28-year old medical student Godfrey Msemwa of the Muhimbili University College of Health Sciences, was killed by what was believed to be a shark in July. He had had gone swimming with friends at Coco Beach in Dar es Salaam and cried out for help frantically waving his hands in the air but was gradually pulled out to sea. Colleagues saw the water filled with blood a few minutes later. Following this horror, the marine specialist Hugo van Lawick , Director of Ocean Safaris, set off to sea in a special shark hunting boat. He took with him a bucket of frozen cow’s blood to attract the shark. This son of the renowned British chimpanzee researcher Jane Goodall said the blood can attract a shark even from two miles away. He continued to hunt the shark and eventually managed to catch one on his line. After some hours of tussle he managed to land it. It was a Zambezi shark noted for its killer instinct. Last year the Express had reported another shark attack which had involved an official of the Japan International Cooperation Agency who had had three fingers bitten off. Coco Beach has been placed out of bounds for swimming by Dar es Salaam Regional Commissioner Yusuf Makamba who also announced that a base station with satellite antennae and fast patrol boats to chase off sharks is to be established at Oyster Bay -The Express, the East African and the London Financial Times.

Tanzania is facing an archetypal environmental issue. At stake is the future production capacity of a major new electric power station and the survival of a tiny toad scientifically known as Aspergnus nectophty. The new Kihansi Hydro power project is designed to generate electricity desperately needed for the national grid but it will only be able to operate at full capacity if it can use enough water. The tiny toad is found only in the Udzungwa ranges in Tanzania’s Southern Highlands. It is said to give birth to young ones rather than lay eggs and occupies an area of about 200 metres wide. However, if the power station were to operate at full capacity it would deny the toad sufficient water supply. It needs 20 cubic metres per second and if it doesn’t get it the environment could be destroyed leading to its extinction. TANESCO has therefore devised a temporary artificial water spray that delivers two cubic metres of water per second and has also agreed to participate in an international forum on the subject involving the National Environmental Management Council, foreign donor agencies like NORAD and the World Bank. -Daily News.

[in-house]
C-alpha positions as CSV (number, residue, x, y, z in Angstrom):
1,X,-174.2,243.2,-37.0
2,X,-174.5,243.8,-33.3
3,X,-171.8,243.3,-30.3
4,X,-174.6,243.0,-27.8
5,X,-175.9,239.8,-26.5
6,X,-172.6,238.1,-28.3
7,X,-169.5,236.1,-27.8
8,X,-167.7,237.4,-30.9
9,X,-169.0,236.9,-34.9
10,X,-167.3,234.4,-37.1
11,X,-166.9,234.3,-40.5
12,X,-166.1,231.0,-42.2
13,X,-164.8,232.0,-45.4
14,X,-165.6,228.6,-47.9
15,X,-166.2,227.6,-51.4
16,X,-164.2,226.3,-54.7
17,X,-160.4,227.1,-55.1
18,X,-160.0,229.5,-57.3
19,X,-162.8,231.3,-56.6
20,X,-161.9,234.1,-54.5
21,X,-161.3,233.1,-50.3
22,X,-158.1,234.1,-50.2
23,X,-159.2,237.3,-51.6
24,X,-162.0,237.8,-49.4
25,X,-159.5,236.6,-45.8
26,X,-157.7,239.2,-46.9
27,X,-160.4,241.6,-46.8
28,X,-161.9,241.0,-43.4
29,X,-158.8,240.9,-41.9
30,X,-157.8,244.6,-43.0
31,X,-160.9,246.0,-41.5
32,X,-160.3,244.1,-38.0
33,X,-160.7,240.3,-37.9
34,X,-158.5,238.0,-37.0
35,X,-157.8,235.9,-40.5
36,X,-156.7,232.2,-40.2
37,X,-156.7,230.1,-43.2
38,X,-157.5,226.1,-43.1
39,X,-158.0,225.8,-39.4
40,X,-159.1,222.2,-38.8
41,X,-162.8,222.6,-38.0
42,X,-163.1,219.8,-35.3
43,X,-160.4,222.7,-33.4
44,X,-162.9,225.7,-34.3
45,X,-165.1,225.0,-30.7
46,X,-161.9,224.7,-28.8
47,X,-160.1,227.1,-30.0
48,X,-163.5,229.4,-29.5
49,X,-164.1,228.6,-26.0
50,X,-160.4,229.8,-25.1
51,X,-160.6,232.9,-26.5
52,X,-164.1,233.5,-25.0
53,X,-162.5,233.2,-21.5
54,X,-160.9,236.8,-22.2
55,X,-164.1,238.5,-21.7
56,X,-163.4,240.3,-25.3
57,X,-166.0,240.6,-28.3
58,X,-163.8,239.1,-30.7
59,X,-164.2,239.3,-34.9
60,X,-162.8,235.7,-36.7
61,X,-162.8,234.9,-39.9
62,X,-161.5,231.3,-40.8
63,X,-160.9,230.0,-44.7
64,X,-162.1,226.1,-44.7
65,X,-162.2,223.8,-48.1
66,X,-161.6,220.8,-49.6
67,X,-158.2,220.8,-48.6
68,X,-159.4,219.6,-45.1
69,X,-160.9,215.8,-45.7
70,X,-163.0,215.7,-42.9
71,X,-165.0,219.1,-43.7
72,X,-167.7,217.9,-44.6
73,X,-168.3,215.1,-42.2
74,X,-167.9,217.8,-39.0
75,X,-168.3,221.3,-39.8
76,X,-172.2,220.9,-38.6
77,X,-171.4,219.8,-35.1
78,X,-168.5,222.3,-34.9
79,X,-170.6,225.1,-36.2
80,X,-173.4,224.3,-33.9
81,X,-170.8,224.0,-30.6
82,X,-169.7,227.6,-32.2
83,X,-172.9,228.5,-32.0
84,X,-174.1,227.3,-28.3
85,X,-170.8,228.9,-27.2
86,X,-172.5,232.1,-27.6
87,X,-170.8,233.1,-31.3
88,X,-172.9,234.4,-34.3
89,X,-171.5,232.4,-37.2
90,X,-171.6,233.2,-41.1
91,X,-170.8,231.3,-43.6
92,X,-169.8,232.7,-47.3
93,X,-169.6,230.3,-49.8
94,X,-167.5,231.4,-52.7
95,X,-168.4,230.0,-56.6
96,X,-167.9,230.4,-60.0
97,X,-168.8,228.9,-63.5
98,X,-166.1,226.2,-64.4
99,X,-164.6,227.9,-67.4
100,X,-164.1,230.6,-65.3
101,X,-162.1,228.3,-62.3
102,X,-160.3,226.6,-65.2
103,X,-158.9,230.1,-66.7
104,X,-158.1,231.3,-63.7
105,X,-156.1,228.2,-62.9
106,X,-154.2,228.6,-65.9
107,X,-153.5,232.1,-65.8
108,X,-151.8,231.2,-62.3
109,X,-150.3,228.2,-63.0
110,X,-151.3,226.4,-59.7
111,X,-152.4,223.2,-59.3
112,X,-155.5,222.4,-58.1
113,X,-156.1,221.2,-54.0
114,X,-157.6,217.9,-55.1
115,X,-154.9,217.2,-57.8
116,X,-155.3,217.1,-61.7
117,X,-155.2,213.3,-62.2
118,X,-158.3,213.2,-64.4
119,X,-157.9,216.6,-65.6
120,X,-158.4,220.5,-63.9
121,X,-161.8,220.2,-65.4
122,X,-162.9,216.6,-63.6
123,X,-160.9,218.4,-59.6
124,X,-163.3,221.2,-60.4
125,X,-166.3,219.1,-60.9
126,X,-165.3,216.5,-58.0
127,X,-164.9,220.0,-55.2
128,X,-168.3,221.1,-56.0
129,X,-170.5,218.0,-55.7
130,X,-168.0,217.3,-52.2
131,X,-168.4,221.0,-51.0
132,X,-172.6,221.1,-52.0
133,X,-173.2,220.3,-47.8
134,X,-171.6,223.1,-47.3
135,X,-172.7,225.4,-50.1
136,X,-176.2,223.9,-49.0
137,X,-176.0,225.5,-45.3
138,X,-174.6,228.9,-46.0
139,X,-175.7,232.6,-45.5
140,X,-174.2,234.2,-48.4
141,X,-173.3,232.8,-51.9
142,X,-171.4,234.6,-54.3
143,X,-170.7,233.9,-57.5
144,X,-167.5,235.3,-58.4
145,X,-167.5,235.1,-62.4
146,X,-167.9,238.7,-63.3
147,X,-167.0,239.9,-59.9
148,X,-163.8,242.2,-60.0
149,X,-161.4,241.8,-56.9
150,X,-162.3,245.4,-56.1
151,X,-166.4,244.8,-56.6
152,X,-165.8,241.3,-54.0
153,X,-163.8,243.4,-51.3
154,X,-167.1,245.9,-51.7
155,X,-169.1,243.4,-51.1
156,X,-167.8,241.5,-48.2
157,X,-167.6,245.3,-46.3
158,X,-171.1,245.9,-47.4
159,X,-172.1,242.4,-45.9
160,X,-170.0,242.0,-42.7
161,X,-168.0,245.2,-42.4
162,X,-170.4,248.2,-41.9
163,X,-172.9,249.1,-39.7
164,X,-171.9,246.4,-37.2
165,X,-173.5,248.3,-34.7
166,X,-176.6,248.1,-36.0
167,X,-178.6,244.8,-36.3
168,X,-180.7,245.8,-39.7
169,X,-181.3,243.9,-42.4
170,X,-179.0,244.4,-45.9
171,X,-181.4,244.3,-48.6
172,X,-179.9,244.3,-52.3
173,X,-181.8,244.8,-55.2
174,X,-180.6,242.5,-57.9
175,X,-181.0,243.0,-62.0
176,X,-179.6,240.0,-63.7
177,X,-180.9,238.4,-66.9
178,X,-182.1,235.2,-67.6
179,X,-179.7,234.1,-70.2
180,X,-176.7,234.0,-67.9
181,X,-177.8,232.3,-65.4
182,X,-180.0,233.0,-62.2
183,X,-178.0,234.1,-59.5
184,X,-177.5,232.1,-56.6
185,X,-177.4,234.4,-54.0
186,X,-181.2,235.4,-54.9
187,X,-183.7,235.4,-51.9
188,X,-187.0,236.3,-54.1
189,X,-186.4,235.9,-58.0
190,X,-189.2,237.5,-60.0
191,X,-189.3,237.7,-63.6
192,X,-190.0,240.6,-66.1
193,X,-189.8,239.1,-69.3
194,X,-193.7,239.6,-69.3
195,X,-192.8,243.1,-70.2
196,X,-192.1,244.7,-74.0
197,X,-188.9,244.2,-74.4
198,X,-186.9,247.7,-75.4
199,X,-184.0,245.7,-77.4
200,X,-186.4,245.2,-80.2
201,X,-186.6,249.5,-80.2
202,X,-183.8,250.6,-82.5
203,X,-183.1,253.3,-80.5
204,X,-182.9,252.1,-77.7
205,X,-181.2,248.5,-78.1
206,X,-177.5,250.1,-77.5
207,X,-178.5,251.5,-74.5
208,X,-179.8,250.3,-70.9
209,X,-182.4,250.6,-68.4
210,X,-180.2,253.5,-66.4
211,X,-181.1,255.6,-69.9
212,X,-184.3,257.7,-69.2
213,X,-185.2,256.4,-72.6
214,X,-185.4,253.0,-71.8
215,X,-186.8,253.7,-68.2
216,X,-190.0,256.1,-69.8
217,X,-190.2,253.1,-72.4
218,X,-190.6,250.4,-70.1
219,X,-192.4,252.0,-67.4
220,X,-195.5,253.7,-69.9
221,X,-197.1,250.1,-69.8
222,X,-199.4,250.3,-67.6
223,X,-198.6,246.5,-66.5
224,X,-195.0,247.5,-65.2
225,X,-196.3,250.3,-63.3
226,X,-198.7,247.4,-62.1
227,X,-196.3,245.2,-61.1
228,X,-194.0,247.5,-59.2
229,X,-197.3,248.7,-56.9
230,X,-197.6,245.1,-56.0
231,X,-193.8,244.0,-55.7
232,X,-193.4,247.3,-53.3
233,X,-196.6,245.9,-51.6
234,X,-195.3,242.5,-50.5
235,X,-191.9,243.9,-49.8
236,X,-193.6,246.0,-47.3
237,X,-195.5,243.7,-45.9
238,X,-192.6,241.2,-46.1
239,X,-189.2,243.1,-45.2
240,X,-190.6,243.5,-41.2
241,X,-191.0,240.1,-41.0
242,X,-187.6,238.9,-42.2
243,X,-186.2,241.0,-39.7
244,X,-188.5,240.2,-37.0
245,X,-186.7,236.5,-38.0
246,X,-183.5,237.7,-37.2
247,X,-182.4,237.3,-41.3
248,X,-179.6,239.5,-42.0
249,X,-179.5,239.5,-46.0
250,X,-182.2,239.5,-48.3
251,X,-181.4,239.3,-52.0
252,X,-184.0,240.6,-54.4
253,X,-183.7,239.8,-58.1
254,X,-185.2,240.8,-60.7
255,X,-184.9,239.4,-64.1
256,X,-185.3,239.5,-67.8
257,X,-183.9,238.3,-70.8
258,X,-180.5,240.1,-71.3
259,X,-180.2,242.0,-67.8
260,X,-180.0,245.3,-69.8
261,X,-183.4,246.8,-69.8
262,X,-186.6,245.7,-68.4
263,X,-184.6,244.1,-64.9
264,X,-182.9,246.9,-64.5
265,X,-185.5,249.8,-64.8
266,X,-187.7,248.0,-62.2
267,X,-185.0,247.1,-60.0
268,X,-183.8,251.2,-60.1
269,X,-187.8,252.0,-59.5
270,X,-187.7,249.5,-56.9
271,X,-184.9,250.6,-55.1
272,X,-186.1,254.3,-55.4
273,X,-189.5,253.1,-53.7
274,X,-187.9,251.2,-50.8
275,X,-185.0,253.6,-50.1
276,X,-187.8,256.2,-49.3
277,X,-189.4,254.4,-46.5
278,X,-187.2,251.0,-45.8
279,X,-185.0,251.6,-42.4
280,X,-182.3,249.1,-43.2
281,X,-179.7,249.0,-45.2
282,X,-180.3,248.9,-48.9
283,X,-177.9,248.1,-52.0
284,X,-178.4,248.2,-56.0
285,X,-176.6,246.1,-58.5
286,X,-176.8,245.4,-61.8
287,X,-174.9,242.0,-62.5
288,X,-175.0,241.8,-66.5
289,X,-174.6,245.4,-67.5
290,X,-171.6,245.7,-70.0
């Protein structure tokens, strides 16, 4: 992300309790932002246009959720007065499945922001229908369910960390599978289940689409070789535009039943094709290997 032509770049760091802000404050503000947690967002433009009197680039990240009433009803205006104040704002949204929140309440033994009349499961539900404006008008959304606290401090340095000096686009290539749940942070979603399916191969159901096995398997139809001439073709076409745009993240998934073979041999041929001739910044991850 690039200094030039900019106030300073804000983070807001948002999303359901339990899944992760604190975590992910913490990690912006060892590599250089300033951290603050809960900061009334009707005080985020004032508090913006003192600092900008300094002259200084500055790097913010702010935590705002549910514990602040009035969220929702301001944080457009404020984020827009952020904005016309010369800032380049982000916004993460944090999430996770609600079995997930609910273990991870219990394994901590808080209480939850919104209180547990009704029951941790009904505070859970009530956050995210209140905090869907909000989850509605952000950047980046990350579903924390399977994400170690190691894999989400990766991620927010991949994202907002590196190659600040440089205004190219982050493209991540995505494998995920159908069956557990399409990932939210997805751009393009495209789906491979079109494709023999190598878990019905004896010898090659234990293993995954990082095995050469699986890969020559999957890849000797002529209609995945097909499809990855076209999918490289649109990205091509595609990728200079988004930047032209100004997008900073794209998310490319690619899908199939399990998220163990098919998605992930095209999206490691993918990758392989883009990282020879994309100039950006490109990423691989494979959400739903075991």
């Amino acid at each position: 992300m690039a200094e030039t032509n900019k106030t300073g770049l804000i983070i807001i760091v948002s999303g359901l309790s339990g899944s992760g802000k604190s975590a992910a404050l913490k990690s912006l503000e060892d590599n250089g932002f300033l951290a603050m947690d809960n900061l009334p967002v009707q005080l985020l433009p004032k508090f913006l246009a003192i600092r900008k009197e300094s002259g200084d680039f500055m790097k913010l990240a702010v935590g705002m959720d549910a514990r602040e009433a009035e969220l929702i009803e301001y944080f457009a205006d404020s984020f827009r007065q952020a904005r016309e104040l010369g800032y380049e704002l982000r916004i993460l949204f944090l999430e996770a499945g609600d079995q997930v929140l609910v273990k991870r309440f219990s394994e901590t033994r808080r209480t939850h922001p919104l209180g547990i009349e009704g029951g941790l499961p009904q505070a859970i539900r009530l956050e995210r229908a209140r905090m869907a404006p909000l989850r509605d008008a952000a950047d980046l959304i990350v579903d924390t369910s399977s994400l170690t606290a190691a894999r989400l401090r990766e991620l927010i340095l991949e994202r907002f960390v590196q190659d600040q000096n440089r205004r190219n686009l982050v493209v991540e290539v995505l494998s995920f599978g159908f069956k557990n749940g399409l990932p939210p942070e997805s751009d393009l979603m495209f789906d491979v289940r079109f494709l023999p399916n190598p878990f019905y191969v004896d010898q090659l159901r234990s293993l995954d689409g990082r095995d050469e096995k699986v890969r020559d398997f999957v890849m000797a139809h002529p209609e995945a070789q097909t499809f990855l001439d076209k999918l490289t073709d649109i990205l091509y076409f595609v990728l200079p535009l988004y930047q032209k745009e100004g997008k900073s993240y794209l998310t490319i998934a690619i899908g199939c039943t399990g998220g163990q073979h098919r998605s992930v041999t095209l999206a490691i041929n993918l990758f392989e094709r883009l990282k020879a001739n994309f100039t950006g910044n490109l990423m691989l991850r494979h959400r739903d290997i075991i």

Following the passage of the Copyright and Neighbouring Rights Act of 1999 a new ‘Business Registrations and Licensing Agency’ has been set up. Persons found guilty of infringement of others rights will be fined up to Shs 5 million or get imprisonment for up to five years -The East African which headed its article: ‘Tanzania Copyright Act is Music to Artists’ Ears’.

A few days after President Mkapa called upon MP’s to help him to awaken sleeping ministers, the MP’s requested the Speaker to bring in new regulations to stop journalists from taking photographs of sleeping MP’s -The Guardian.

An Indian Company, David Piereis International has introduced three-wheel hooded vehicles called Rajaj or more familiarly rickshaws in Dar es Salaam.

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